U.S. propane/propylene stocks increased by 2.9 million barrels last week to 83.3 million barrels as of August 2, 2019, 6.8 million barrels (8.8%) greater than the five-year (2014-2018) average inventory levels for this same time of year. Gulf Coast, Midwest, and East Coast inventories increased by 2.0 million barrels, 0.5 million barrels, and 0.4 million barrels, respectively, while Rocky Mountain/West Coast inventories increased slightly, remaining virtually unchanged. Propylene non-fuel-use inventories represented 4.9% of total propane/propylene inventories.

For questions about This Week in Petroleum, contact the Petroleum Markets Team at 202-586-4522.

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Your Weekly Update: 12 - 16 August 2019

Market Watch 

Headline crude prices for the week beginning 12 August 2019 – Brent: US$58/b; WTI: US$54/b

  • Saudi Arabia’s overtures to further stabilise prices was met with a largely positive response by the market, allowing crude prices to claw back some ground after being hammered by demand concerns
  • Saudi officials reportedly called other members in the OPEC and OPEC+ producer clubs to discuss options on how to stem the recent rout in prices, with an anonymous official quoted as saying that it ‘would not tolerate continued price weakness’
  • Reports suggest that Saudi Arabia plans to keep its oil exports at below 7 mmb/d in September according to sales allocations, which was seen as a stabilising factor in crude price trends
  • This came after crude prices fell as the US-China trade war entered a new front, causing weakness in the Chinese Yuan, although President Trump has floated the idea of delaying the new round of tariffs beyond the current implementation timeline of September 1
  • Crude had also fallen in response to a slide in American crude oil stockpiles and a receding level of tensions in the Persian Gulf
  • In a new report, the International Energy Agency said that the outlook for global oil demand is ‘fragile’ on signs of an economic slowdown; there is also concern that China will target US crude if the US moves ahead with its tariff plan
  • The US active rig count lost another 8 rigs – 6 oil and 2 gas – the sixth consecutive weekly loss that brought the total number of active rigs to 934
  • Demand fears will continue to haunt the market, which will not be offset so easily of Saudi-led efforts to limit production; as a result, crude prices will trade rangebound with a negative slant in the US$56-58/b range for Brent and US$52-54/b for WTI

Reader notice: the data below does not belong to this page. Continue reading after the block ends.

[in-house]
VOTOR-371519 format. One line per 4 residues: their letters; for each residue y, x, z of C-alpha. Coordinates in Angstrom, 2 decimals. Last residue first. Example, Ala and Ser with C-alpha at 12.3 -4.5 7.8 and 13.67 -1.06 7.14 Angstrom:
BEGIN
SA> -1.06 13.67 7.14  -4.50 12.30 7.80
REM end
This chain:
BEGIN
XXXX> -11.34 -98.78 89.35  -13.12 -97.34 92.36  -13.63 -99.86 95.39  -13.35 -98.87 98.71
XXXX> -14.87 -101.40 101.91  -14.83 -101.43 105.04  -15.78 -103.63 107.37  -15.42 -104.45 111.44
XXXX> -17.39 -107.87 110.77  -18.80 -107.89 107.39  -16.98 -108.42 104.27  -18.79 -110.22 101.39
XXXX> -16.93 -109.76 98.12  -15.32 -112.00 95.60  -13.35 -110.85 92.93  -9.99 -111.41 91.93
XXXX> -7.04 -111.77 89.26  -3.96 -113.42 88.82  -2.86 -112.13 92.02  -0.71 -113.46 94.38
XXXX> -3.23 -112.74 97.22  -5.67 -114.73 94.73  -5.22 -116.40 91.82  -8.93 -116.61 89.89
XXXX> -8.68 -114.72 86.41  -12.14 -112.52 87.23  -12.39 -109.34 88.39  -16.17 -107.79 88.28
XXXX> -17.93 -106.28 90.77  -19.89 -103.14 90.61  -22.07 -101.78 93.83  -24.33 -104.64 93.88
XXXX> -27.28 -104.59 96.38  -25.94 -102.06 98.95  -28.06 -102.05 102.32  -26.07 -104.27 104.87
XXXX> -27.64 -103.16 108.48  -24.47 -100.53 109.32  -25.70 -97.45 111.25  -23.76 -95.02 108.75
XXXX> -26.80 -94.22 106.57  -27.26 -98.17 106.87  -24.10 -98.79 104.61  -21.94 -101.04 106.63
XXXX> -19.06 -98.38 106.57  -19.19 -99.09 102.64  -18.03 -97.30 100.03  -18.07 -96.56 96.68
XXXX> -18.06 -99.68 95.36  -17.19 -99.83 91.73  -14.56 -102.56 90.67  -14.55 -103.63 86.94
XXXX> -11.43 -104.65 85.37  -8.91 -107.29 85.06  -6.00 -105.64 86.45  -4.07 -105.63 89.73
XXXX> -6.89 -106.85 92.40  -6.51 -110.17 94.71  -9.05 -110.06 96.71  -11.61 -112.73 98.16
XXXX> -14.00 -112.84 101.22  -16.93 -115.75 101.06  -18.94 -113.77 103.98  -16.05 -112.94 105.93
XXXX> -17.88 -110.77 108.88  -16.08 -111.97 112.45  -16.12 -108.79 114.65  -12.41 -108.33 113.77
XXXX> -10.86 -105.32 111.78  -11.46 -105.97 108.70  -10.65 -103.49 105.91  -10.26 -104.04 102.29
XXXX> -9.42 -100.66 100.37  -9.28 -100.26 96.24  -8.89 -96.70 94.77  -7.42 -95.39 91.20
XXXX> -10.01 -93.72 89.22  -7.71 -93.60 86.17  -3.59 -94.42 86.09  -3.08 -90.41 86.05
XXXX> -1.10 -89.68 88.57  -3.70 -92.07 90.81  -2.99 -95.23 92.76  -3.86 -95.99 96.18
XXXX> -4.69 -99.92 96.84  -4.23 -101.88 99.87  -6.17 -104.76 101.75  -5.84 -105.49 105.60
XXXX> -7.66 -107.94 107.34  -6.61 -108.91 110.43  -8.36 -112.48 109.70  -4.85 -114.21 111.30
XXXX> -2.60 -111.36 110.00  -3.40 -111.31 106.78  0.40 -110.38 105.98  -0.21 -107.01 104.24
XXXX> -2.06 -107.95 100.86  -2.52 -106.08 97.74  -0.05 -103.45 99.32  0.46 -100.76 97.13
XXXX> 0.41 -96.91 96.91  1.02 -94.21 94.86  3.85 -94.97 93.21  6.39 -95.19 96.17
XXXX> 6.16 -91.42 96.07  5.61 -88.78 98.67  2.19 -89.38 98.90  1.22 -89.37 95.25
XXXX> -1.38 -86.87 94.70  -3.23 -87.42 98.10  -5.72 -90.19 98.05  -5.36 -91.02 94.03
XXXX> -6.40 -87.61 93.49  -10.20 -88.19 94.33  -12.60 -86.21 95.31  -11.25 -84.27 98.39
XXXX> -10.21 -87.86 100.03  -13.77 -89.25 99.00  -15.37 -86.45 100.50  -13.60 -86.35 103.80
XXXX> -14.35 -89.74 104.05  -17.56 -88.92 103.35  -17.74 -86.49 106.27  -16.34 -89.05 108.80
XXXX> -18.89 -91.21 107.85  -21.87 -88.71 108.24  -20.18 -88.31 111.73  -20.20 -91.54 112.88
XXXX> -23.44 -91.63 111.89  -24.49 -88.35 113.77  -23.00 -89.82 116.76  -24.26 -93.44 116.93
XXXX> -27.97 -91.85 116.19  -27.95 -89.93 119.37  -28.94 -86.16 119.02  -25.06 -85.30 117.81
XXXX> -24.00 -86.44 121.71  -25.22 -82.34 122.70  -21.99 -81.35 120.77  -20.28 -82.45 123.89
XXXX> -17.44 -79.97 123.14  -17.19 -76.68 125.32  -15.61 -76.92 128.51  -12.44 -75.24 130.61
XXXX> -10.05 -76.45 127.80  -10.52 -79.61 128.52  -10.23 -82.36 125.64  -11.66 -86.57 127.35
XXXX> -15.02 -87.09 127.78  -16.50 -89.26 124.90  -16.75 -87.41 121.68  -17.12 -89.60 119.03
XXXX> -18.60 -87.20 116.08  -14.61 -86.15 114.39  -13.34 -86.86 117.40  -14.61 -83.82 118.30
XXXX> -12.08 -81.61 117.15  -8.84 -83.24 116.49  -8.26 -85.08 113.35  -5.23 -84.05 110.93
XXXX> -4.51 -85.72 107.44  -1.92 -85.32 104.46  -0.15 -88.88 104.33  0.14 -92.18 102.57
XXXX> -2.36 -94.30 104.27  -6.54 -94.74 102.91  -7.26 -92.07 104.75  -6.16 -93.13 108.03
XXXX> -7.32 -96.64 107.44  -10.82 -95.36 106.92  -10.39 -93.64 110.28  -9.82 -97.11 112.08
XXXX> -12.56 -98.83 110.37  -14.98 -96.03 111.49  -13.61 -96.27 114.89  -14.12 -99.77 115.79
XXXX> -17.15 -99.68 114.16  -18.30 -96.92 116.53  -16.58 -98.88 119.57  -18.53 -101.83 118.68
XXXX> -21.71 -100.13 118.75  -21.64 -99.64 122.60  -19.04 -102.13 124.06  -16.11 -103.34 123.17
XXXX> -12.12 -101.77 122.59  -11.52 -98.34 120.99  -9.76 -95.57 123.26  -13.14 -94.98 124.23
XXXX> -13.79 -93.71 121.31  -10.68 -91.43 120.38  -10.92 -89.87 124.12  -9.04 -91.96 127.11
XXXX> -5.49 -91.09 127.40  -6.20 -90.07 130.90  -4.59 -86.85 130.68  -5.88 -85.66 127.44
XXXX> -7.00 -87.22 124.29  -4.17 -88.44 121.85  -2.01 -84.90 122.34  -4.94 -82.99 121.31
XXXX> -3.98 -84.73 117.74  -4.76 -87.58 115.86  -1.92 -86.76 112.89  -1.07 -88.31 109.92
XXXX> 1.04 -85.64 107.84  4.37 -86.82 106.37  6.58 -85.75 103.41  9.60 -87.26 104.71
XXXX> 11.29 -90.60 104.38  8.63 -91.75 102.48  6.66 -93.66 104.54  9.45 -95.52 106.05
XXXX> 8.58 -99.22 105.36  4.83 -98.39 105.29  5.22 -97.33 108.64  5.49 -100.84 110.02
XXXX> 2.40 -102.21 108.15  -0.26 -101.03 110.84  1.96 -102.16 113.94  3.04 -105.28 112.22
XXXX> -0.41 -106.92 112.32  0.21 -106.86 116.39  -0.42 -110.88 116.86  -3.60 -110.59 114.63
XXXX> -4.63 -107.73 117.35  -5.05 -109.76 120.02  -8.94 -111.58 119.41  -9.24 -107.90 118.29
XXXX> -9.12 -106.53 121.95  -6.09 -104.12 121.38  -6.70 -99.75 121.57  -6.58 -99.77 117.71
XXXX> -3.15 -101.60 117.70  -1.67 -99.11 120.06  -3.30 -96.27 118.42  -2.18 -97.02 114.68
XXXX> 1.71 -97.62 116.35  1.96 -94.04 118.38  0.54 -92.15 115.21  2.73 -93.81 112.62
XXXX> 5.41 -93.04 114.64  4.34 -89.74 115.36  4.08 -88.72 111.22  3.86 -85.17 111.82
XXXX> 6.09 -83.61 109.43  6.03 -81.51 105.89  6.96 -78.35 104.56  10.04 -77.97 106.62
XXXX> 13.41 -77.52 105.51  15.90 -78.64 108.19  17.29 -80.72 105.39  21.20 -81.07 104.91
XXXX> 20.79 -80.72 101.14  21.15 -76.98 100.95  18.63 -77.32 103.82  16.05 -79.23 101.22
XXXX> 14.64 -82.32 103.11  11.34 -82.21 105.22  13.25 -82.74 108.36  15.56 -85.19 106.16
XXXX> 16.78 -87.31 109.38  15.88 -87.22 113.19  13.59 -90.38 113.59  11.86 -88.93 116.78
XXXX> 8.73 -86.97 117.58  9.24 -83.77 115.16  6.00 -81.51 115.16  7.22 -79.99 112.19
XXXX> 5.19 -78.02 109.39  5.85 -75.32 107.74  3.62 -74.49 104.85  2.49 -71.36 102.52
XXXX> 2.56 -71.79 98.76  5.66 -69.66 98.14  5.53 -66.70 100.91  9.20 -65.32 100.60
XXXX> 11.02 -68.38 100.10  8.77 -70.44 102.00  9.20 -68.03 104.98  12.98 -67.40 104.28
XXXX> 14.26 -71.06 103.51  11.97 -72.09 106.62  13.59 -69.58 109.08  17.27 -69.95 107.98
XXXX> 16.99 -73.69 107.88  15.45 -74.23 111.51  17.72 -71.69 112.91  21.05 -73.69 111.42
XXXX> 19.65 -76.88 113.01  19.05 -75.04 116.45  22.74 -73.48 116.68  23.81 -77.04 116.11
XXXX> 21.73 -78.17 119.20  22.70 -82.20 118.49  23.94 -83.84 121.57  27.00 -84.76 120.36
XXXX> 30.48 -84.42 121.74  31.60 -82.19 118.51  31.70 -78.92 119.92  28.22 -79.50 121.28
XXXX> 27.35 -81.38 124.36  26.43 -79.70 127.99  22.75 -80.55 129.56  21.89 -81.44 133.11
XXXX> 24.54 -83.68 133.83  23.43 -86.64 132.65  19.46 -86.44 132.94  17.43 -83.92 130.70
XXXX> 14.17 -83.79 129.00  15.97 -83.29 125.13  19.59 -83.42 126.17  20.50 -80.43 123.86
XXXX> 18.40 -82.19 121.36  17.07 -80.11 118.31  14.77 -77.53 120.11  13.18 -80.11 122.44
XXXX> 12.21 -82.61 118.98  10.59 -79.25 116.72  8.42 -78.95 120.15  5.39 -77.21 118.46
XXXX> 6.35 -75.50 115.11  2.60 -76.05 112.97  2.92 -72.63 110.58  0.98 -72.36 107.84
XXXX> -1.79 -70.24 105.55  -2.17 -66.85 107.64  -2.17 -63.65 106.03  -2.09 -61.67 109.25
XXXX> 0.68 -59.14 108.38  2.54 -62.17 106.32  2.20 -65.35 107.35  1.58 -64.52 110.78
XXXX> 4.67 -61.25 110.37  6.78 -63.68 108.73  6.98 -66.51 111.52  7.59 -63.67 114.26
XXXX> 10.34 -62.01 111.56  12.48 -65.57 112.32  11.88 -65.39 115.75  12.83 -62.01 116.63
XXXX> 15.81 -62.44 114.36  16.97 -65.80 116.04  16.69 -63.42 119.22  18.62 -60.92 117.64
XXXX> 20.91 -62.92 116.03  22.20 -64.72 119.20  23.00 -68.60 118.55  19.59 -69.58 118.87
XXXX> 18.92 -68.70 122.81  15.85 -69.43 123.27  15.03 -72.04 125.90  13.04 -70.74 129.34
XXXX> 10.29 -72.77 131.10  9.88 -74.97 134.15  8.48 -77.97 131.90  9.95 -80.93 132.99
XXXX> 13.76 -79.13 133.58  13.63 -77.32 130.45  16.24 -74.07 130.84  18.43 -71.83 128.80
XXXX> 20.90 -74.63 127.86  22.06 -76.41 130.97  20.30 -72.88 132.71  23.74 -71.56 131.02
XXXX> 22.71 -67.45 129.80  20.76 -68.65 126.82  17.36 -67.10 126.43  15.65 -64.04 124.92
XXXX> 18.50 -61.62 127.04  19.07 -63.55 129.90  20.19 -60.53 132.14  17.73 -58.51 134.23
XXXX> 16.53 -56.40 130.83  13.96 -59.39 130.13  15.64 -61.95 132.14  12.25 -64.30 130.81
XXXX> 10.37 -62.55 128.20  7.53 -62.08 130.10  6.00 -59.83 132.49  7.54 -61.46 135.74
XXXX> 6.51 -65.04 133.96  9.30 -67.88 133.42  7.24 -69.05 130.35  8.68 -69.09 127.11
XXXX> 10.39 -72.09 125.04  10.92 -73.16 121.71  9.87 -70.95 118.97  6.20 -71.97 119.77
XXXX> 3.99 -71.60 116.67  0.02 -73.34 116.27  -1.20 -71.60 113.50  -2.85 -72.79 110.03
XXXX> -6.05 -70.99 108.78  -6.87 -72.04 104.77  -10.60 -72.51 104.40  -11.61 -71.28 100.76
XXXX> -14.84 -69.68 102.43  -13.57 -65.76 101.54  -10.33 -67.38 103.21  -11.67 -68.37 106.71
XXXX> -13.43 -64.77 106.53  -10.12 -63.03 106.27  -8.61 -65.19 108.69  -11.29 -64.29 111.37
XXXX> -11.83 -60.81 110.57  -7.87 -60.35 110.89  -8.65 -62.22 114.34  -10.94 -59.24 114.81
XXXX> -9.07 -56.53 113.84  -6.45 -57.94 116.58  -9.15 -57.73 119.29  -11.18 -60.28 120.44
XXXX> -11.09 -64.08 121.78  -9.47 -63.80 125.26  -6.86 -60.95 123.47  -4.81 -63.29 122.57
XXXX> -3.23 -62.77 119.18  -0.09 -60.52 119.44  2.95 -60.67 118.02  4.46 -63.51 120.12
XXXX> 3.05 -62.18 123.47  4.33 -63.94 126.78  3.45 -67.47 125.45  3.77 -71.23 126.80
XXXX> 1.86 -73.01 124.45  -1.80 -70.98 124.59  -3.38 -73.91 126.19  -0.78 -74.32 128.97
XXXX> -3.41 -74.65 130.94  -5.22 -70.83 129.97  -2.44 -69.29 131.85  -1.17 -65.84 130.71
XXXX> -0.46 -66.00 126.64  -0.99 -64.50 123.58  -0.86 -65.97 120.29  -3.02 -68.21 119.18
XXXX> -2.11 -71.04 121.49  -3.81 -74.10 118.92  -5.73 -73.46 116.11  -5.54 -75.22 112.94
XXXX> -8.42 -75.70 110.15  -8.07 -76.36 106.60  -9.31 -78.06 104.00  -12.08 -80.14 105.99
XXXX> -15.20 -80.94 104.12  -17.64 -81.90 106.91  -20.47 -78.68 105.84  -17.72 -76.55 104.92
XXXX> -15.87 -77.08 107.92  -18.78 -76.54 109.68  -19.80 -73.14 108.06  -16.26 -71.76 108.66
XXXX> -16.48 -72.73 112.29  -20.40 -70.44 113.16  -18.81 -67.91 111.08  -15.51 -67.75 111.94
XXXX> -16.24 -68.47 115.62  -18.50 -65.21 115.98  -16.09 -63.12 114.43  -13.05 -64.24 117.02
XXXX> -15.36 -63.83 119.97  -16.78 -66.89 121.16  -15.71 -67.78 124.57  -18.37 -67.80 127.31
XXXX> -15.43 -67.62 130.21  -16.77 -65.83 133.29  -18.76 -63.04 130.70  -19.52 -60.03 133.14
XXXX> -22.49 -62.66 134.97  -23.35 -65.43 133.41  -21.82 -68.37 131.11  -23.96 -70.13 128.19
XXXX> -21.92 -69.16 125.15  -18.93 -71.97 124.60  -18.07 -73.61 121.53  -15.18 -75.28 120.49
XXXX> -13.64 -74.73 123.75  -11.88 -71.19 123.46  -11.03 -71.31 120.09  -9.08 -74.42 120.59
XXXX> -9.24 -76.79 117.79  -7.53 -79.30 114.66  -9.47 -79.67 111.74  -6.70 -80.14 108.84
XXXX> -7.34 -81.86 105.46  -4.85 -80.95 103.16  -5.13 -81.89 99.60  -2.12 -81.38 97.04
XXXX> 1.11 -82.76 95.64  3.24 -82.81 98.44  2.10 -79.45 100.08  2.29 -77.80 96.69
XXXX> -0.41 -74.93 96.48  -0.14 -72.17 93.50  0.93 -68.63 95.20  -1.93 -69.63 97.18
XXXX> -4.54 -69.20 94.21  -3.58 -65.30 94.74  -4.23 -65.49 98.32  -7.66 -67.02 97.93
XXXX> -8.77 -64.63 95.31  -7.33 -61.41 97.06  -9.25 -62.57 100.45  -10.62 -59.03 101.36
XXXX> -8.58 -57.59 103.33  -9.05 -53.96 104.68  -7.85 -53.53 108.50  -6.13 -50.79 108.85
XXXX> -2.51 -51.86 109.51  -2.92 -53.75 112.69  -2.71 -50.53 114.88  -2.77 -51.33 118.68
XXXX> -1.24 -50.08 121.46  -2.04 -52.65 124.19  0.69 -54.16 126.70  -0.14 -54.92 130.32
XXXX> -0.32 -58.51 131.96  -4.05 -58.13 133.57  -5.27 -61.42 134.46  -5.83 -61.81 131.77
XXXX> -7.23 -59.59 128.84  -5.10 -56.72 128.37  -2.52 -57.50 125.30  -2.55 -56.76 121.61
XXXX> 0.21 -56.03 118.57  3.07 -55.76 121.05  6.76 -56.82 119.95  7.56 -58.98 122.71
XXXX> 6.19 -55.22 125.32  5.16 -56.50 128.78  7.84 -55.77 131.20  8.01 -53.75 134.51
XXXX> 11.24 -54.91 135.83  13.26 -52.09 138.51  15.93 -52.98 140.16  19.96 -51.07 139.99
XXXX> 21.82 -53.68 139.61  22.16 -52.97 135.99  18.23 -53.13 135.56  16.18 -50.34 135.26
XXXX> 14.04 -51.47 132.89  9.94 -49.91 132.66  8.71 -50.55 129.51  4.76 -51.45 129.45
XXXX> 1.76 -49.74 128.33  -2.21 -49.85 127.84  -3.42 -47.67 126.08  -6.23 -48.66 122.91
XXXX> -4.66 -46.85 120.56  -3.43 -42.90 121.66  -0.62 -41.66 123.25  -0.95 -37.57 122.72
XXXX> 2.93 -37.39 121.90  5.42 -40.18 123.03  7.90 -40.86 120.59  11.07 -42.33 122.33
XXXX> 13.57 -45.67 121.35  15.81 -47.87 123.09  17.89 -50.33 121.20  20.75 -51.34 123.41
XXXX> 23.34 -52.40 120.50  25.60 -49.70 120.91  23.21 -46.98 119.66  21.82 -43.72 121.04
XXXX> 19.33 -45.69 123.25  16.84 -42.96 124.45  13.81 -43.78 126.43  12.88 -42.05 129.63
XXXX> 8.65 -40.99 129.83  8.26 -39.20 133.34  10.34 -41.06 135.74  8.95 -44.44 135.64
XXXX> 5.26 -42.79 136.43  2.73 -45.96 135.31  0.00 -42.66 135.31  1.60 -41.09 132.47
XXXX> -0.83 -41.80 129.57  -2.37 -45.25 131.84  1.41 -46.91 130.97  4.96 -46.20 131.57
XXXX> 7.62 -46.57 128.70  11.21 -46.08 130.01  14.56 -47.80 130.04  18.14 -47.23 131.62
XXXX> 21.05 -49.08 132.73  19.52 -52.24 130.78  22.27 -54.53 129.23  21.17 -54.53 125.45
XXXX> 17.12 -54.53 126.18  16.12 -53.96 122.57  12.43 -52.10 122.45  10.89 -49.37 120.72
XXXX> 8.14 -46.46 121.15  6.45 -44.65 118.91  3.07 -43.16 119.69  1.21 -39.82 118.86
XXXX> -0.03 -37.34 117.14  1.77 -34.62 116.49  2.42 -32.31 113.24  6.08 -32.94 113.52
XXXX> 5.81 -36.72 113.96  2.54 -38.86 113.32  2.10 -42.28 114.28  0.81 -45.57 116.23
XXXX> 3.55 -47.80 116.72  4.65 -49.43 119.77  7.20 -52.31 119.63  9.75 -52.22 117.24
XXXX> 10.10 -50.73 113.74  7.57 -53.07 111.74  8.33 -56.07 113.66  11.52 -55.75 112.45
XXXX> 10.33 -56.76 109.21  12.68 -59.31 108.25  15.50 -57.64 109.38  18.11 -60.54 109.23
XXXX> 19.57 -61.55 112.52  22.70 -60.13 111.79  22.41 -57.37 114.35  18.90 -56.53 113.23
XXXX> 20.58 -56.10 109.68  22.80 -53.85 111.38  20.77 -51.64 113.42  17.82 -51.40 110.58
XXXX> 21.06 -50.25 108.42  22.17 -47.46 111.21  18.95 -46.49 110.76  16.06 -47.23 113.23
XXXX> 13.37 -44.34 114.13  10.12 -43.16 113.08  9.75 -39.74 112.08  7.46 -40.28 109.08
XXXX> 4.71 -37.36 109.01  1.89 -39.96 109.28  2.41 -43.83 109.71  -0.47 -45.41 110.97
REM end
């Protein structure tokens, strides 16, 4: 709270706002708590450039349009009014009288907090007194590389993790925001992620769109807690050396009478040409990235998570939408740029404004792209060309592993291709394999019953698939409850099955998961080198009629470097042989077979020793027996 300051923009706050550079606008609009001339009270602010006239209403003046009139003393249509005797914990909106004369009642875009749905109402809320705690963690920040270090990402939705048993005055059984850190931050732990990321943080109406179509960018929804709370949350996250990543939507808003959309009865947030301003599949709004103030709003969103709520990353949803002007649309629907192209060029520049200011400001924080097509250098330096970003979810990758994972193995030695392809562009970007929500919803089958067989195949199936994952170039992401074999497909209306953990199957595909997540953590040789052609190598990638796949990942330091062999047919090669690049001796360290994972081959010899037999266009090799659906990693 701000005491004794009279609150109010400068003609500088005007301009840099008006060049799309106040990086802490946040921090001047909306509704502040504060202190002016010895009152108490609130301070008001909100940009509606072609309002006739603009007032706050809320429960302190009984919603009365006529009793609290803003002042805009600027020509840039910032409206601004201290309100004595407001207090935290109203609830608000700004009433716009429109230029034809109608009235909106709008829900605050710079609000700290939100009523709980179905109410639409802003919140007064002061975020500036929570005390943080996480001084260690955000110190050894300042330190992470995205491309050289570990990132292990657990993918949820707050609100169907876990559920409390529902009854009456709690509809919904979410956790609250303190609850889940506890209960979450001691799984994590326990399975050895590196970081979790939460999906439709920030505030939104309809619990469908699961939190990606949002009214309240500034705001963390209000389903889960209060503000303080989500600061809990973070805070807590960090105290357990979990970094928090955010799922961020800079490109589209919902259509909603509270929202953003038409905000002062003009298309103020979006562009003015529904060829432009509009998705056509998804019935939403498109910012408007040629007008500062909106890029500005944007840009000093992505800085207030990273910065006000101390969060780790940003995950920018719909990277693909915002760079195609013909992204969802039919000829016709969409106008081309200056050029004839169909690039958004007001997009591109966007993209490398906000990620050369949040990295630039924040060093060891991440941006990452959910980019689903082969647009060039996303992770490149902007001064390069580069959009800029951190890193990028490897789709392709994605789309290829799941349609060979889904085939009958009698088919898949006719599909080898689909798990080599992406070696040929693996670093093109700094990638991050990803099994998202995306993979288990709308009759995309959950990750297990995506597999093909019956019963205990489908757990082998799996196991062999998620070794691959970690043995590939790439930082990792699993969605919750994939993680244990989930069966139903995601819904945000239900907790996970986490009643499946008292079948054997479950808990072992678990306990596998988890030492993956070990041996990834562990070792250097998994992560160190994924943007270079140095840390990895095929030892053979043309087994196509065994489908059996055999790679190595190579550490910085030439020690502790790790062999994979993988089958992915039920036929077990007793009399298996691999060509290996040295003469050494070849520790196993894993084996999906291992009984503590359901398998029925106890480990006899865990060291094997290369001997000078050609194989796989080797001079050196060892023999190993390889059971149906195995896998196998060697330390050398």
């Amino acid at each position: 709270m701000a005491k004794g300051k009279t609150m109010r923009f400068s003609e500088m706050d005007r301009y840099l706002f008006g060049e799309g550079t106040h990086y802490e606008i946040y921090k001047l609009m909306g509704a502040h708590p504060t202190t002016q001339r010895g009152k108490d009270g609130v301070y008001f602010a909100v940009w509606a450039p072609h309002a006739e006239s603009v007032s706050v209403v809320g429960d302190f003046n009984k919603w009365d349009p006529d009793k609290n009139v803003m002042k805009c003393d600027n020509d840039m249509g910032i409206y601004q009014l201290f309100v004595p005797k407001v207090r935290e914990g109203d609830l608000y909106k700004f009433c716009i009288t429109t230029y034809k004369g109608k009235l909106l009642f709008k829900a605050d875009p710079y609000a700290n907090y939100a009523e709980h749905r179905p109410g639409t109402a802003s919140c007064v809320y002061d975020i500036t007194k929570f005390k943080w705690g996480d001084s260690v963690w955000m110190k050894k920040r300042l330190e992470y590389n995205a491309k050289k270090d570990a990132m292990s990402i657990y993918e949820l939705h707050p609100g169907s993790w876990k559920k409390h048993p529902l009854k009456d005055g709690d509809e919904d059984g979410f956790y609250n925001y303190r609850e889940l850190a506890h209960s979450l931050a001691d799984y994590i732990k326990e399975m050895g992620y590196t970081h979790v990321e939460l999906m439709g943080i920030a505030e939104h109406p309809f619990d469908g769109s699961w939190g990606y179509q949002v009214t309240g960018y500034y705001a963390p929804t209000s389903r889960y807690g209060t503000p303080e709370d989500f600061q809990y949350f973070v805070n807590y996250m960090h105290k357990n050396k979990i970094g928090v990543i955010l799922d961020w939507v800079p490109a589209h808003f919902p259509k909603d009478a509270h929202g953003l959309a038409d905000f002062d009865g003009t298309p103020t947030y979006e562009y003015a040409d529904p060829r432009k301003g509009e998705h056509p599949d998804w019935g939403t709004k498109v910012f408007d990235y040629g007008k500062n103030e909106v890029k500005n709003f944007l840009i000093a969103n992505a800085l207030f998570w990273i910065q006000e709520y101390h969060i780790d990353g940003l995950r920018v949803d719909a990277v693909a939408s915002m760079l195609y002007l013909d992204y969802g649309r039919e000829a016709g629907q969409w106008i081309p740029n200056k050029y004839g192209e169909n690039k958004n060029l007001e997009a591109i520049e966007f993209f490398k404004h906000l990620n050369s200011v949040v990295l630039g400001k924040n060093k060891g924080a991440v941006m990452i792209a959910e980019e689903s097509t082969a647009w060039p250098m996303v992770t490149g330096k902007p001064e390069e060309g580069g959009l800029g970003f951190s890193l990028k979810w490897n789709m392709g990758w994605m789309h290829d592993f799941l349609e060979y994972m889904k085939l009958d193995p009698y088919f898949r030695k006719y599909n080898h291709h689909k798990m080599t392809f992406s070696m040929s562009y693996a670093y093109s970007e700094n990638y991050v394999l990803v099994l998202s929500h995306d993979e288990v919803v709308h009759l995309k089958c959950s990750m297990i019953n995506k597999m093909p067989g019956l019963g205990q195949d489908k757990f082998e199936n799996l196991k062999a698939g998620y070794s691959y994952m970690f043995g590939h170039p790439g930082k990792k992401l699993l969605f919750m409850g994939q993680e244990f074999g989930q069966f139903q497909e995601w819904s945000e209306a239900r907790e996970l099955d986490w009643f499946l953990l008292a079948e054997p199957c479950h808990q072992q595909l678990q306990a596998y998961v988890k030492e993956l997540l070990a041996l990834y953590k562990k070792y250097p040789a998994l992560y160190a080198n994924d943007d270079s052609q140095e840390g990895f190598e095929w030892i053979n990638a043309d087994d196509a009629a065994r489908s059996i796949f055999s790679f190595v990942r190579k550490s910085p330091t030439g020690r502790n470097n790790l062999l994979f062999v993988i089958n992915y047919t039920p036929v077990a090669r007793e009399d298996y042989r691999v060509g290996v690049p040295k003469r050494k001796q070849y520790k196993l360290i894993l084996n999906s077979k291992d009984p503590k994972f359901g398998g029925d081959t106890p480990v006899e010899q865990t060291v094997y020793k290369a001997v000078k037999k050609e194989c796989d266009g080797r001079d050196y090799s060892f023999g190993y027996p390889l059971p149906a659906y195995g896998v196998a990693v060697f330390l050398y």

Headlines of the week

Upstream

  • Nearly all Anadarko shareholders have approved the Occidental Petroleum deal, completing the controversial takeover bid despite investor Carl Icahn’s attempts to derail the purchase
  • Crude oil inventories in Western Canada have fallen by 2.75 million barrels m-o-m to its lowest level since November 2017, as the production limits in Alberta appear to be doing their job in limiting a supply glut while output curbs are slowly being loosened on the arrival of more rail and pipeline capacity
  • Mid-sized Colorado players PDC Energy and SRC Energy – both active in the Denver-Julesburg Basin – are reportedly in discussion to merge their operations
  • Pemex has been granted approval by the National Hydrocarbon Commission to invest US$10 billion over 25 years to develop onshore and offshore exploration opportunities in Mexico
  • Qatar Investment Authority has acquired a ‘significant stake’ in major Permian player Oryx Midstream Services from Stonepeak Infrastructure Partners for some US$550 million, as foreign investment in the basin increases
  • PDVSA and CNPC’s Venezuelan joint venture Sinovensa has announced plans to expand blending capacity – lightening up extra-heavy Orinoco crude to medium-grade Merey – from a current 110,000 b/d to 165,000 b/d
  • BHP has approved an additional US$283 million in funding for the Ruby oil and gas project in Trinidad and Tobago, with first production expected in 2021
  • CNPC, ONGC Videsh and Petronas have reportedly walked away from their onshore acreage in Sudan, blaming unpaid oil dues on production from onshore Blocks 2A and 4 that have already reached more than US$500 million

Midstream/Downstream

  • Expected completion of Nigeria’s huge planned 650 kb/d Dangote refinery has been delayed to the end of 2020, with issues importing steel and equipment cited
  • Saudi Aramco’s US refining arm Motiva announced plans to shut several key units at its 607 kb/d Port Arthur facility in Texas for a 2-month planned maintenance, affecting its 325 kb/d CDU and the naphtha processing plant